Punjab National Bank: the devil is in the details

The road to recovery for Punjab National Bank is a long one because maintaining this pace of recovery and upgrades would be a key challenge going ahead


Gross non-performing assets (NPAs) of Punjab National Bank as a percentage of advances stood at 13.75% at the end of the June quarter, which was higher than the 12.90% seen in the March quarter. Photo: Pradeep Gaur/Mint
Gross non-performing assets (NPAs) of Punjab National Bank as a percentage of advances stood at 13.75% at the end of the June quarter, which was higher than the 12.90% seen in the March quarter. Photo: Pradeep Gaur/Mint

Punjab National Bank (PNB) turned profitable in the June quarter. Surprisingly, the state-run lender, widely expected to post a loss, clocked a net profit of Rs.306 crore. So, why did PNB shares plunge nearly 3% on Thursday after the announcement of its June quarter earnings?

The stock was punished because asset quality concerns are still not behind the bank. Gross non-performing assets (NPAs) of the bank as a percentage of advances stood at 13.75% at the end of the June quarter, which was higher than the 12.90% seen in the March quarter. Similarly, net NPAs also surged to 9.16% in June from 8.61% in March.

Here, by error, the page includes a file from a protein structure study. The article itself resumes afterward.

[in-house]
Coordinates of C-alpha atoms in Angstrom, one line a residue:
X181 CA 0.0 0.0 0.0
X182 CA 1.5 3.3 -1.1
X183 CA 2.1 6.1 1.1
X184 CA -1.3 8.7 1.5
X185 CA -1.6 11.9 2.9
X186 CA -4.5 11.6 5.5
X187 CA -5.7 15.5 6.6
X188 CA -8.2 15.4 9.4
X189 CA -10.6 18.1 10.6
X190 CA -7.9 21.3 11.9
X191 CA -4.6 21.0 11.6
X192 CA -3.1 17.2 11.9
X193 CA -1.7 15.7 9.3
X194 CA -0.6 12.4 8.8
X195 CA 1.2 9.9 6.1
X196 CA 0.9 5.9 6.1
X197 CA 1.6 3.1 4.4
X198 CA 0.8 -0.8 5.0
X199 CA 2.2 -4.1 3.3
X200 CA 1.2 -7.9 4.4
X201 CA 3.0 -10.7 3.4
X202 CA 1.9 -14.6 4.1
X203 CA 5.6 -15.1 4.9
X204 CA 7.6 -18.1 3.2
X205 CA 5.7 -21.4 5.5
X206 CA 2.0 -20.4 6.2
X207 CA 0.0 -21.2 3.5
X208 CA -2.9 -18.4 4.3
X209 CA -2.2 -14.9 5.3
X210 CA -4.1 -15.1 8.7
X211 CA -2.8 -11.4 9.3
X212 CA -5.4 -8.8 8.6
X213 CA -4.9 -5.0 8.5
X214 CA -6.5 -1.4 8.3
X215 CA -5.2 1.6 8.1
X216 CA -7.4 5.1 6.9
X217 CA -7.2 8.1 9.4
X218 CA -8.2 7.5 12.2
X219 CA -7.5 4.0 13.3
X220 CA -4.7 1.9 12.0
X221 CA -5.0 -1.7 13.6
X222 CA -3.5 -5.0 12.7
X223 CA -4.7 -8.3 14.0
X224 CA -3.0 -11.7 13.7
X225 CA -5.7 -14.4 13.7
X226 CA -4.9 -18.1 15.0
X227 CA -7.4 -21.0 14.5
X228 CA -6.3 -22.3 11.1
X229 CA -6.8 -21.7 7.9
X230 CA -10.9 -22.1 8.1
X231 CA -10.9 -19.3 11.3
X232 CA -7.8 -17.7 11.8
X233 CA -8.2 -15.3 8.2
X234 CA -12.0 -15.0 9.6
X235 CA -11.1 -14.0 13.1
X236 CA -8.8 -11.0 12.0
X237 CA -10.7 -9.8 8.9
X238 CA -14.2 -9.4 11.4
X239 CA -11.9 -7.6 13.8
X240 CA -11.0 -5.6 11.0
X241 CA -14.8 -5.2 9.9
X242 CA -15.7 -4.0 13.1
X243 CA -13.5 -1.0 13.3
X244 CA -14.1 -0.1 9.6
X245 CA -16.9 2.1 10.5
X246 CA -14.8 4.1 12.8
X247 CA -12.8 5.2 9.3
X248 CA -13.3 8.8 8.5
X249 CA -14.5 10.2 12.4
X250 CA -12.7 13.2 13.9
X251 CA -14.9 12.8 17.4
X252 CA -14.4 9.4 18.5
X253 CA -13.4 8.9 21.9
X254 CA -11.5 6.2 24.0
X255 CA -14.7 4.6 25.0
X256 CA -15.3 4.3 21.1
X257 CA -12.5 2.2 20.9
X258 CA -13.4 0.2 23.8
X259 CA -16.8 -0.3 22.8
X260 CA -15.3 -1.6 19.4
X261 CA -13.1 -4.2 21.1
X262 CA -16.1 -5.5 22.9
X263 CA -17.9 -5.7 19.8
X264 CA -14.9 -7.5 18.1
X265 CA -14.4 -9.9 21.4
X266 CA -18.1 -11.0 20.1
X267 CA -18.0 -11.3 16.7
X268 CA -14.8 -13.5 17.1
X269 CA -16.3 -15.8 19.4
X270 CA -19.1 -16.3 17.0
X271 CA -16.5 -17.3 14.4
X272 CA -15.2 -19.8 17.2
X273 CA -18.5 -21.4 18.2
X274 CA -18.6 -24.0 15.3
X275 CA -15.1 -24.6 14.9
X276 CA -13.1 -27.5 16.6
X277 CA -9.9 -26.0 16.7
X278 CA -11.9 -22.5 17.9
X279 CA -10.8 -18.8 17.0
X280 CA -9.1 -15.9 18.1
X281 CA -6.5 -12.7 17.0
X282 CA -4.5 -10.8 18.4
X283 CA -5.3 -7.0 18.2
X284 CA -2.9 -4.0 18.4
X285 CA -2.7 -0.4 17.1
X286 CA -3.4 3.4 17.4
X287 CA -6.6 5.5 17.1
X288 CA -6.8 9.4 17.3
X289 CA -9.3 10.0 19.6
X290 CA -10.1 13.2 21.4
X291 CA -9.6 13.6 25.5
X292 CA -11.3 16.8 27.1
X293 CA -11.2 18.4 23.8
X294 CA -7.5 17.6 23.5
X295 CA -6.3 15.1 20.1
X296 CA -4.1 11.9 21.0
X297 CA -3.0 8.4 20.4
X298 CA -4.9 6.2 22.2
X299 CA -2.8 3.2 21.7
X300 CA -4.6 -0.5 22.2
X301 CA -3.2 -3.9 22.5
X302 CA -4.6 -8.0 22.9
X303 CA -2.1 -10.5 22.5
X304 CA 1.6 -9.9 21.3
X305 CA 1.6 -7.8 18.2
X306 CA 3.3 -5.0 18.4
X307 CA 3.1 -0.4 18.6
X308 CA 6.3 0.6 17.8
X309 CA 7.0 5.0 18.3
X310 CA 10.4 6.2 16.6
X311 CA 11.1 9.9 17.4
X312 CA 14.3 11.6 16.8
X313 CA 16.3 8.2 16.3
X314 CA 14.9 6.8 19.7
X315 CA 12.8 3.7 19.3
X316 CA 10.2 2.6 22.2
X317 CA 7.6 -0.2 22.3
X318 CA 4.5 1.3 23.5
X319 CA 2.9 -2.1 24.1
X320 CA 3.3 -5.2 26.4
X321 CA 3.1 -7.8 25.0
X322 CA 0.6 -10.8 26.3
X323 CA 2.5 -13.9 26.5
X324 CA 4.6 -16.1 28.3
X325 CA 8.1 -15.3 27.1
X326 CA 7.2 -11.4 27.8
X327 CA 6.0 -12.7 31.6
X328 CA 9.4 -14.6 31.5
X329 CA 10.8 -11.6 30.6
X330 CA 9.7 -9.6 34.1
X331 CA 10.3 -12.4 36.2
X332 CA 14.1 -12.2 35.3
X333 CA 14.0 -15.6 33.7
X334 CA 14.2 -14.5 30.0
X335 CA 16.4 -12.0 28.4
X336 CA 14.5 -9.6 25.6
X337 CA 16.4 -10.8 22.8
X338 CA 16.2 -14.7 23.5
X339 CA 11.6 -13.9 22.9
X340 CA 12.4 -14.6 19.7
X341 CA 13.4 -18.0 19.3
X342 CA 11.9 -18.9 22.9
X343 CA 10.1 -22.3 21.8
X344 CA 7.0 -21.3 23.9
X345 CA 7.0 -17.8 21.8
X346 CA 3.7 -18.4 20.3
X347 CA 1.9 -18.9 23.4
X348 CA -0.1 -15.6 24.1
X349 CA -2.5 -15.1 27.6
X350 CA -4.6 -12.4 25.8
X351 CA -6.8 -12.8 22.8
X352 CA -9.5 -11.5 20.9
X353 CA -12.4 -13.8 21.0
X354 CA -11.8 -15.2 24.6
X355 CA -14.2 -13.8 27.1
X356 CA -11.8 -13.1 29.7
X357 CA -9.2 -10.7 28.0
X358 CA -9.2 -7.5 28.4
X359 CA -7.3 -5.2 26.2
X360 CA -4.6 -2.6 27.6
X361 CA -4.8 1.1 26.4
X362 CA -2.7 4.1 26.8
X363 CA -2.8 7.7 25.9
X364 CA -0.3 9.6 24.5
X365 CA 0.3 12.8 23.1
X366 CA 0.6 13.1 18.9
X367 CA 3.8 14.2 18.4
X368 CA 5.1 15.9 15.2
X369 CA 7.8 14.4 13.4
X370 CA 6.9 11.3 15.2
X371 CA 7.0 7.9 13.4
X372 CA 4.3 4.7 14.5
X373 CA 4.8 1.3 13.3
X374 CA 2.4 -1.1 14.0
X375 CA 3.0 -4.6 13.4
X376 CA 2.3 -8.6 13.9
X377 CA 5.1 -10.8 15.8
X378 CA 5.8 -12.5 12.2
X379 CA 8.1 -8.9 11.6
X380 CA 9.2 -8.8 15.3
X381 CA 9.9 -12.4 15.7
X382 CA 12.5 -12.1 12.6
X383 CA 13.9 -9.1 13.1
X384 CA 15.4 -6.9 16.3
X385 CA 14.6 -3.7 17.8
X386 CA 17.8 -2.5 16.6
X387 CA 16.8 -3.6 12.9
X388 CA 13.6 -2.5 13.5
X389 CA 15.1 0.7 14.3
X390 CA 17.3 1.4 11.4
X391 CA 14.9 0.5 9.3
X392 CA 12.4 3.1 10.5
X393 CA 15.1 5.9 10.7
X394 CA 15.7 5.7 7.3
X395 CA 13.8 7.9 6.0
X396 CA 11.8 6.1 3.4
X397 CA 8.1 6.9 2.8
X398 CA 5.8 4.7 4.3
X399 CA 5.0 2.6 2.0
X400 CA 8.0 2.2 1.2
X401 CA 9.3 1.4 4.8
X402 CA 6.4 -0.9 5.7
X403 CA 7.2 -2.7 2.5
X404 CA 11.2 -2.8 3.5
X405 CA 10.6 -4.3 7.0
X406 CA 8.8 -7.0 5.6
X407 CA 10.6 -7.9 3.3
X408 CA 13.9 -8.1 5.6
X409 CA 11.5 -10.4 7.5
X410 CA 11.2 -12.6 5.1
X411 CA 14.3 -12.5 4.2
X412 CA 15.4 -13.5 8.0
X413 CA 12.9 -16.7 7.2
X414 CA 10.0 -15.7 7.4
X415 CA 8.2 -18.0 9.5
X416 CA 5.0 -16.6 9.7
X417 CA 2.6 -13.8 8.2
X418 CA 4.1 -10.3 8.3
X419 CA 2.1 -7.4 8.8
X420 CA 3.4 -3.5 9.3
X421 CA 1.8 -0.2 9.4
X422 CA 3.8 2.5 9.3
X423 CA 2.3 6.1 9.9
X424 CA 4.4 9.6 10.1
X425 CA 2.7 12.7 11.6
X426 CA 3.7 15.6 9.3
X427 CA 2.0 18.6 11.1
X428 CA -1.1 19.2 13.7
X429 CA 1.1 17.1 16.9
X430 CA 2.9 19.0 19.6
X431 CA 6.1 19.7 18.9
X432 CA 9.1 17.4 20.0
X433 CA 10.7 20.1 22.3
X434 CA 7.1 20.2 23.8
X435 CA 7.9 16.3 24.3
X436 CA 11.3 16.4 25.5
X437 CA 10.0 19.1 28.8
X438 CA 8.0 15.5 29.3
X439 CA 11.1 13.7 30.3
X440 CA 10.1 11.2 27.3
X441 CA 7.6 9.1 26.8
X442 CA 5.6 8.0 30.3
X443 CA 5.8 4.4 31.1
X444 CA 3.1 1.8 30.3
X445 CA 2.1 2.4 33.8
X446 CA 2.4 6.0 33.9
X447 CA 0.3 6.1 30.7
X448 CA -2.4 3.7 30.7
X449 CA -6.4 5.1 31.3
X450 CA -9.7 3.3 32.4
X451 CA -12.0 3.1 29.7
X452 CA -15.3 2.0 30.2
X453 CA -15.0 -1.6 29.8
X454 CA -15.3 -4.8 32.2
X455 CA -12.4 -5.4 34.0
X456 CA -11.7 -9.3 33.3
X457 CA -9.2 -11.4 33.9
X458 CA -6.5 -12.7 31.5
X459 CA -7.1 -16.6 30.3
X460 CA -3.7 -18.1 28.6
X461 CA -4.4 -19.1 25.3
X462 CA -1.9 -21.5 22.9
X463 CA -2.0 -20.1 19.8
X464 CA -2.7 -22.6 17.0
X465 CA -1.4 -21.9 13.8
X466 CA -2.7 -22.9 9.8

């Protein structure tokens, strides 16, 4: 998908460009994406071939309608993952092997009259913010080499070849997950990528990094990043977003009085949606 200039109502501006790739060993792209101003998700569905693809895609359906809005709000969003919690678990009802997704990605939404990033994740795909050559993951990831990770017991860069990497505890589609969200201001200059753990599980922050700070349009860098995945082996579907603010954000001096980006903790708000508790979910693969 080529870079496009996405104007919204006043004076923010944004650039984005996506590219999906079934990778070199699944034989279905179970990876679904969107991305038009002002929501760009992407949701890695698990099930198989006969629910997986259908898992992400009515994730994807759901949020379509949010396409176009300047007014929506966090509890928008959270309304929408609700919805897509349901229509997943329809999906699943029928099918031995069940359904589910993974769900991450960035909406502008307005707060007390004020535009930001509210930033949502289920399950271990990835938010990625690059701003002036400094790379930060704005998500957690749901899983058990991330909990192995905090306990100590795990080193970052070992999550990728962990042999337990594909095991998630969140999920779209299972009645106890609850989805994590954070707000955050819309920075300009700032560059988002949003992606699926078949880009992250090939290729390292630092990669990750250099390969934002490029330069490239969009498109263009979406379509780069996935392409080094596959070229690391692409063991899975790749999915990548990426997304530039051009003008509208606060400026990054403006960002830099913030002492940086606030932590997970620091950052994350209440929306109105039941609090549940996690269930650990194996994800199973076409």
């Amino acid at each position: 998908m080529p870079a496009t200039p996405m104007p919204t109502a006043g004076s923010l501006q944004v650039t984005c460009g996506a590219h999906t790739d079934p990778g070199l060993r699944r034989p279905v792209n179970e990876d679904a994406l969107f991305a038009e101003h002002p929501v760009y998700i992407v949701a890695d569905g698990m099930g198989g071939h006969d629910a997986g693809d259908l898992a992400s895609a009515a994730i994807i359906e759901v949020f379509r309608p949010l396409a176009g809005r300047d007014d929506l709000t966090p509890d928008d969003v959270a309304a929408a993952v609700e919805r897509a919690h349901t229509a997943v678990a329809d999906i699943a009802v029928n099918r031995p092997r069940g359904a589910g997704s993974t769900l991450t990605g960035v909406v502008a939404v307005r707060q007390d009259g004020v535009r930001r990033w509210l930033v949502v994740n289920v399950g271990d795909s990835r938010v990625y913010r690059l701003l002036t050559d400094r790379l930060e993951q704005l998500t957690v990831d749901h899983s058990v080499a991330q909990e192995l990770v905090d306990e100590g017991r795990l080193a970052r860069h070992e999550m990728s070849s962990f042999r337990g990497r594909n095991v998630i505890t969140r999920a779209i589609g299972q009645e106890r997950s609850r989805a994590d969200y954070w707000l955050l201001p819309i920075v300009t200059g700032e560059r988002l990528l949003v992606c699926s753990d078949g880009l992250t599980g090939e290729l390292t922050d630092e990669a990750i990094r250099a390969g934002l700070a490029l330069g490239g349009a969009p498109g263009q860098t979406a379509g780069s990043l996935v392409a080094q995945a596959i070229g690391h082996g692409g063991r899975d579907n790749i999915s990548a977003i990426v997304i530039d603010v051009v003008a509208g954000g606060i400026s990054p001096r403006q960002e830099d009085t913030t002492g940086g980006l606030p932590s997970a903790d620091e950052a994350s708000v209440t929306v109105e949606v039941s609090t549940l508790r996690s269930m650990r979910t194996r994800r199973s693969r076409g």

Though net profit has plunged on a year-on-year basis, the saviour was a treasury gain of Rs.601 crore. The provision coverage ratio, excluding technical write-offs, remains at 37%, which is way below comfort level, as brokerage Reliance Securities pointed out in a note. Net interest income declined 9.8% from a year ago, hit by very slow loan growth.

The silver lining is that another key parameter—fresh slippages (or NPAs added during the quarter)—stood much lower at Rs.7,533 crore against Rs.23,545 crore in the preceding period. Even so, it’s not a small figure.

Yes, the recovery of bad loans and upgrades of accounts earlier classified as non-performing assets improved during the June quarter.

Cash recovery was Rs.4,830 crore and upgradation stood at Rs.1,181 crore during the quarter. PNB’s restructured book was at Rs.18,909 crore in June against Rs.20,144 crore in the March quarter.

But the road to recovery for PNB is a long one because maintaining this pace of recovery and upgrades would be a key challenge going ahead. The pressure on the stock is, therefore, likely to remain.

Shares of PNB have run up significantly since May, largely because of the up-move seen in most public sector lenders; but, fundamentally, nothing much has changed for PNB, say experts. This weakness is reflected in PNB’s valuation, which lags behind peers such as State Bank of India and Bank of Baroda. In the past one year, PNB’s shares have largely underperformed the Bank Nifty.

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